Andre Agassi, 1999 US Open

With Sampras out due to injury, Andre Agassi was the man to beat at the 1999 US Open. Agassi dropped only two sets en route to the final: to Justin Gimmelstob in the third round and Yevgeny Kafelnikov in the semifinals. In the other side of the draw Todd Martin defeated Slava Dosedel in the quarterfinals and Cédric Pioline in the semifinals to advance to his second Grand Slam final.

From Agassi’s autobiography, Open:

I’m on the verge of being number one again. This time it’s not my father’s goal or Perry’s or Brad’s, and I remind myself that it’s not mine either. It would be nice, that’s all. […]

In the final I face Martin. I thought it would be Pete. I said publicly that I wanted Pete, but he pulled out of the tournament with a bad back. So it’s Martin, who’s been there, across the net, at so many critical junctures.
At Wimbledon, in 1994, when I was still struggling to absorb Brad’s teachings, I lost to Martin in a nip-and-tuck five-setter. At the US Open the same year, Lupica [1] predicted that Martin would upend me in the semis, and I believed him, but still managed to beat Martin and win the tournament. In Stuttgart, in 1997, it was my appalling first-round loss to Martin that finally pushed Brad to the breaking point. Now it’s Martin who will be a test of my newfound maturity, who will show if the changes in me are fleeting or meaningful.

I break him in the first game. The crowd is solidly behind me. Martin doesn’t hang his head, however, doesn’t lose any poise. He makes me work for the first set, then comes out stronger in the second, taking it in a tight tiebreak. He then wins the third set – an even tighter tiebreak. He leads two sets to one, a commanding lead at this tournament. No one ever comes back from such a deficit in the final here. It hasn’t happened in twenty-six years. I see in Martin’s eyes that he’s feeling it, and waiting for me to show the old cracks in my mental armor. He’s waiting for me to crumble, to revert to that jittery, emotional Andre he’s played so often in years past. But I neither fold nor yoeld. I win the fourth set, 6-3, and in the fifth set, 6-2, and walk away knowing I’m healed, I’m back, exulting that Stefanie [2] was here to see it. I’ve made only five unforced errors in the final two sets. Not once all day have I lost my serve, and it comes as I capture my fifth slam. When I get back to Vegas I want to put five hundred on number five at a roulette table.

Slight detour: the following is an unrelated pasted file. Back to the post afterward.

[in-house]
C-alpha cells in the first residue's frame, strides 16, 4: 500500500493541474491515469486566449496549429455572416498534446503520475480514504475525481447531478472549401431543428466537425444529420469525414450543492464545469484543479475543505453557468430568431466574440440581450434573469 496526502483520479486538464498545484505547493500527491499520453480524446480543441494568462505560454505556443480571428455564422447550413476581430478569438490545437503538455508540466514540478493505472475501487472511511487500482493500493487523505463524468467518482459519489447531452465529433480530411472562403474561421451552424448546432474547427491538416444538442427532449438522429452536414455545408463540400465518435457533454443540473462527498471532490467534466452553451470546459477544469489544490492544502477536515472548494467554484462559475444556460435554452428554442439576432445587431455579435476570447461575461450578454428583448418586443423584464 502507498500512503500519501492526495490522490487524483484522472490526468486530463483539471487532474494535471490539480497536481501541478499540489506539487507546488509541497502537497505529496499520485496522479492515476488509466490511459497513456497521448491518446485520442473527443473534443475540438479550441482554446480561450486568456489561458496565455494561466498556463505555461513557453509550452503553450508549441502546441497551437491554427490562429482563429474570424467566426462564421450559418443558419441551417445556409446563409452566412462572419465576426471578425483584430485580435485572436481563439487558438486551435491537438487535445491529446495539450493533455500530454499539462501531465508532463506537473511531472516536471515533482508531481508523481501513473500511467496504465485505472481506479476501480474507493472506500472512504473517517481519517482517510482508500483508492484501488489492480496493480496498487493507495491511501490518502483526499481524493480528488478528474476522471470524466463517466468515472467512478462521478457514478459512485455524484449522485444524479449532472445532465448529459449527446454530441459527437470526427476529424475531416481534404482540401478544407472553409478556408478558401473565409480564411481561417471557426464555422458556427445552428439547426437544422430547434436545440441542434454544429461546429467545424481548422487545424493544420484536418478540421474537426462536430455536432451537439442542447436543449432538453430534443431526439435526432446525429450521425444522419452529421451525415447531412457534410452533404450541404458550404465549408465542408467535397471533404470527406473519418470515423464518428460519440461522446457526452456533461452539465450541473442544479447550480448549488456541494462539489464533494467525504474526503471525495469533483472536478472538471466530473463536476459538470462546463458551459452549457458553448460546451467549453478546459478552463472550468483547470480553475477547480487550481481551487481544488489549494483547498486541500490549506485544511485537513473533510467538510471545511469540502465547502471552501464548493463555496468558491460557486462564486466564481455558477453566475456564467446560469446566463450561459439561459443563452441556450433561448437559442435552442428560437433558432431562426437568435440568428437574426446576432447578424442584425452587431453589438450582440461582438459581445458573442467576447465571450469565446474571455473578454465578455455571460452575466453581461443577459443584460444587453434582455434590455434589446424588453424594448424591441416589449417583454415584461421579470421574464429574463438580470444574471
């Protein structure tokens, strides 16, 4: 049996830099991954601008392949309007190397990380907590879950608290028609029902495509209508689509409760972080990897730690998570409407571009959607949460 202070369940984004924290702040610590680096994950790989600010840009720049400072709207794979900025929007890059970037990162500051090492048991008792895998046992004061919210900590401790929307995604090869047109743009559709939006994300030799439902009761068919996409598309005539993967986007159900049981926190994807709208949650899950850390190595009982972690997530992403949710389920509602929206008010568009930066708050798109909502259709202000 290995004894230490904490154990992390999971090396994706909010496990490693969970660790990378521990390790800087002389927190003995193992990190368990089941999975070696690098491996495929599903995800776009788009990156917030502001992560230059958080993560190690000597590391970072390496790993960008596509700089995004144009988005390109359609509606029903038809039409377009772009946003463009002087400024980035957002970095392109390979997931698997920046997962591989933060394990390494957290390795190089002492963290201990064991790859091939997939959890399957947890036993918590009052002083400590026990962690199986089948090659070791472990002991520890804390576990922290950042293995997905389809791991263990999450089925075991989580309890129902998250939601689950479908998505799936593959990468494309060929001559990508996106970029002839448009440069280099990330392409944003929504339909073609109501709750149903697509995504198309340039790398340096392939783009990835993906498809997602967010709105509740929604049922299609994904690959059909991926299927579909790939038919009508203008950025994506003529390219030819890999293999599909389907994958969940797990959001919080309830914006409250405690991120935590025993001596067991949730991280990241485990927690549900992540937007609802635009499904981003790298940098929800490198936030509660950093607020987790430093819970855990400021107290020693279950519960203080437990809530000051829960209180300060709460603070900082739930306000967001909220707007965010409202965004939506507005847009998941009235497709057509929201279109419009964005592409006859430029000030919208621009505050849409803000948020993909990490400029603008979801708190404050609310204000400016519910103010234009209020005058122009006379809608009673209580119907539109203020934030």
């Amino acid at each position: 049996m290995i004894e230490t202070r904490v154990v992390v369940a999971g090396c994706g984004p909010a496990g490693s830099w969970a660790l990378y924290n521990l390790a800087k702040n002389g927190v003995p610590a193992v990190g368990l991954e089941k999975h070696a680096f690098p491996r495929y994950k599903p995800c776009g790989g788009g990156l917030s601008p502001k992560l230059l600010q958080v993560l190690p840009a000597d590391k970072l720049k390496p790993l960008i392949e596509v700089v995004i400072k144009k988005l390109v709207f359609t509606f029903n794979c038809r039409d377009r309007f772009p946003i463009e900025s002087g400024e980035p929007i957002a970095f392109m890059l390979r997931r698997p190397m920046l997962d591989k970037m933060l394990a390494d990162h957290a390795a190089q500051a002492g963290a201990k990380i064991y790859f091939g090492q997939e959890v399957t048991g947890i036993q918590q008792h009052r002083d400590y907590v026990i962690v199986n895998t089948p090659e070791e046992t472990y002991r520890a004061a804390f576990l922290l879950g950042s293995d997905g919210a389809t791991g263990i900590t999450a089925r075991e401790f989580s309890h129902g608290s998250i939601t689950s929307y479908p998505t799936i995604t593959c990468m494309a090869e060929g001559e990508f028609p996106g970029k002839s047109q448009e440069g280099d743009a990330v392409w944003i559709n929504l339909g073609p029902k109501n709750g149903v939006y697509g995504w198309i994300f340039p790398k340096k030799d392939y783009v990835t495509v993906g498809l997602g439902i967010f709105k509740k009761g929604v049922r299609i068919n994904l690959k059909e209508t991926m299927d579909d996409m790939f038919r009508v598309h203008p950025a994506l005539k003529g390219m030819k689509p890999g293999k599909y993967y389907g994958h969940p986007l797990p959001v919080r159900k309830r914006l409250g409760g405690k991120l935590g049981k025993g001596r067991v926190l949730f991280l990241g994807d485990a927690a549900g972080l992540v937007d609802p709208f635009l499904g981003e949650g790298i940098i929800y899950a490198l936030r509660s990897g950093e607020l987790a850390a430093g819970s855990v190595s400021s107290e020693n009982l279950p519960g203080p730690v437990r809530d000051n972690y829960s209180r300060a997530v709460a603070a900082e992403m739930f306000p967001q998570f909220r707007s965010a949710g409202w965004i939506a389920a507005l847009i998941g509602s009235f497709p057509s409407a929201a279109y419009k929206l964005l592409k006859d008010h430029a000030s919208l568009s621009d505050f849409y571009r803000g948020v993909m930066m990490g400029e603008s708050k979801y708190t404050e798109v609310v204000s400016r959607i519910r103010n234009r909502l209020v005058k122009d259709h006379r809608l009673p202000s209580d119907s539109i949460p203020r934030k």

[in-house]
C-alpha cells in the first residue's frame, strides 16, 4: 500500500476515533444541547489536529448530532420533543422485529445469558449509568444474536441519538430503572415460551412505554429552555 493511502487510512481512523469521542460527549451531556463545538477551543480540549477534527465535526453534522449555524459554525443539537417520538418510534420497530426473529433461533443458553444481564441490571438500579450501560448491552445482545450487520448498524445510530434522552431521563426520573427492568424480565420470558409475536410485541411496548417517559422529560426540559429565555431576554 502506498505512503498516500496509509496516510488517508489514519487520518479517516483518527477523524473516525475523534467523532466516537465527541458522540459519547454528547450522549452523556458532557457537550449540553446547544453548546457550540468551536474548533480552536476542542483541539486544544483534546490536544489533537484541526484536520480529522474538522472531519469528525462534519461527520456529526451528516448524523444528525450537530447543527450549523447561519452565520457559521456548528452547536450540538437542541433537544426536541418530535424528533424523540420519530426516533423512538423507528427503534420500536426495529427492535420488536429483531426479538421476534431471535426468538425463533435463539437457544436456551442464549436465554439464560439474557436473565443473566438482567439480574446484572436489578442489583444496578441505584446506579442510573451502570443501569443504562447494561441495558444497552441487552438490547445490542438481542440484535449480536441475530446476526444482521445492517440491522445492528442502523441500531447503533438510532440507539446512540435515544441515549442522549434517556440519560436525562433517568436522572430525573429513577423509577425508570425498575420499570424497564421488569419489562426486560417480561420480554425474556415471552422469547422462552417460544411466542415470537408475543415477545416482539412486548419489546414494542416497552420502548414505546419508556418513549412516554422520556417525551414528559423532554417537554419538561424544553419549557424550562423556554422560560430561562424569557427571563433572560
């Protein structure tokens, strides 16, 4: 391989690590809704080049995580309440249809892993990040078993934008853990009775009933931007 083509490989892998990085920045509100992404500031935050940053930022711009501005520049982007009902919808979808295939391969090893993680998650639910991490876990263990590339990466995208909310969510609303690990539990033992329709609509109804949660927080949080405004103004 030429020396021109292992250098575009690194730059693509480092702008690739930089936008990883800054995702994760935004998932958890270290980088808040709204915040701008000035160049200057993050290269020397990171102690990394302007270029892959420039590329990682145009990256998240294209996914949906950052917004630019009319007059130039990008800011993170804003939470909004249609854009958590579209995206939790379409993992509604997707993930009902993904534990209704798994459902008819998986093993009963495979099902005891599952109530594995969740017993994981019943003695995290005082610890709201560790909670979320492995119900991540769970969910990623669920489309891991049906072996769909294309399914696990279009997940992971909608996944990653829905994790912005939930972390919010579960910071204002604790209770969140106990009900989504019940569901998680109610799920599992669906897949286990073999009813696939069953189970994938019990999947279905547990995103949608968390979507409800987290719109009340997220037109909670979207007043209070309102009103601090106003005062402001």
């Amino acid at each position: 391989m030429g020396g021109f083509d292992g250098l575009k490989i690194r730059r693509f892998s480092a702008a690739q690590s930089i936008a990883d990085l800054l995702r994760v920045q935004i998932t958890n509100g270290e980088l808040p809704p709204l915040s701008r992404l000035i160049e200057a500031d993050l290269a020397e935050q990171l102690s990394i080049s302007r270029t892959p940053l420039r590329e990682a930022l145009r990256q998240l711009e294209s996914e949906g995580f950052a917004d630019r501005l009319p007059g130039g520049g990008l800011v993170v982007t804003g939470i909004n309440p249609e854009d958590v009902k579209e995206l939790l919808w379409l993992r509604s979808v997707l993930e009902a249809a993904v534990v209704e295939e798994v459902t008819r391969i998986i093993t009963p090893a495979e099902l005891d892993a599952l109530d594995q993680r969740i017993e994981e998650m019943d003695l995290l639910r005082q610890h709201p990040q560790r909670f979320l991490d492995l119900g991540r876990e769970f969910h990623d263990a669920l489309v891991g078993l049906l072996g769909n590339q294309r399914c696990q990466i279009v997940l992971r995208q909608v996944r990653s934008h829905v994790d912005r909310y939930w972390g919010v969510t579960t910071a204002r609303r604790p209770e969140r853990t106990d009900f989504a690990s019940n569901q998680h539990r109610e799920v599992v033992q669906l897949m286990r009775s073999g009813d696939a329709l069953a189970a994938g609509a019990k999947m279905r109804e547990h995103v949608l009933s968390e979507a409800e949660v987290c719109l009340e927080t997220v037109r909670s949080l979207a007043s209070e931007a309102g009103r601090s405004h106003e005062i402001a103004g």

In the press room, one reporter asks why I think the New York crowd was pulling for me, cheering so loudly.
I wish I knew. But I take a guess: They’ve watched me grow up.
Of course fans everywhere have watched me grow up, but in New York their expectations were higher, which helped accelerate and validate my growth.
It’s the first time I’ve felt, or dared to say aloud, that I’m a grown-up.

[1] Mike Lupica, journalist
[2] Steffi Graf. They were at the beginning of their relationship.

Serena Williams, winner of the 1999 US Open

From The Bud Collins History of tennis:

The words of Richard Williams that kid sister is the more talented of the two began to ring true.

Seventh-seed Serena, 17, became the first Williams to win a major singles title, and the first black since Althea Gibson at Forest Hills in 1958 to take a major female championship. Her run to the title was not a cake walk.
In the third round, she was on the brink of defeat against 16-year-old Belgian Kim Clijsters, a future Open champion, with Clijsters leading 5-3 in the final set before Serena won 16 of last 17 points to close, 4-6 6-2 7-5.
In the round of 16, Serena rallied from a set down to top Conchita Martinez, 4-6 6-2 6-2. Facing Monica Seles in the quarters, Serena dropped the first set again before recording a 4-6 6-3 6-2 victory. Next on her agenda was defending champion Davenport. Serena took that one 6-4 1-6 6-4.

Serena had played 16 sets, but she was ready for the final against top-seeded Hingis, winner of a bruising battle over big sister Venus 6-1 4-6 6-3 the day before that shut off a prospective all-Williams final.
Hingis took too much out of herself in that strenuous showdown, and Serena was just hitting her stride. Williams led 3-6 3-5 15-40, double match point against an overwhelmed Hingis, but Martina refused to walk away. She took three games in a row and was two points from parity at one set all. Hingis led 6-5 30-0 but Serena rekindled her energy and enthusiasm and came away with a 6-3 7-6(4) victory in her first major final.

As Serena finished off Hingis, big sister Venus watched from the stands, wearing a bittersweet expression. She had been expected to win a big championship before Serena, but the following afternoon the two sisters joined forces to capture the doubles title over Chanda Rubin and Sandrine Testud 4-6 6-1 6-4.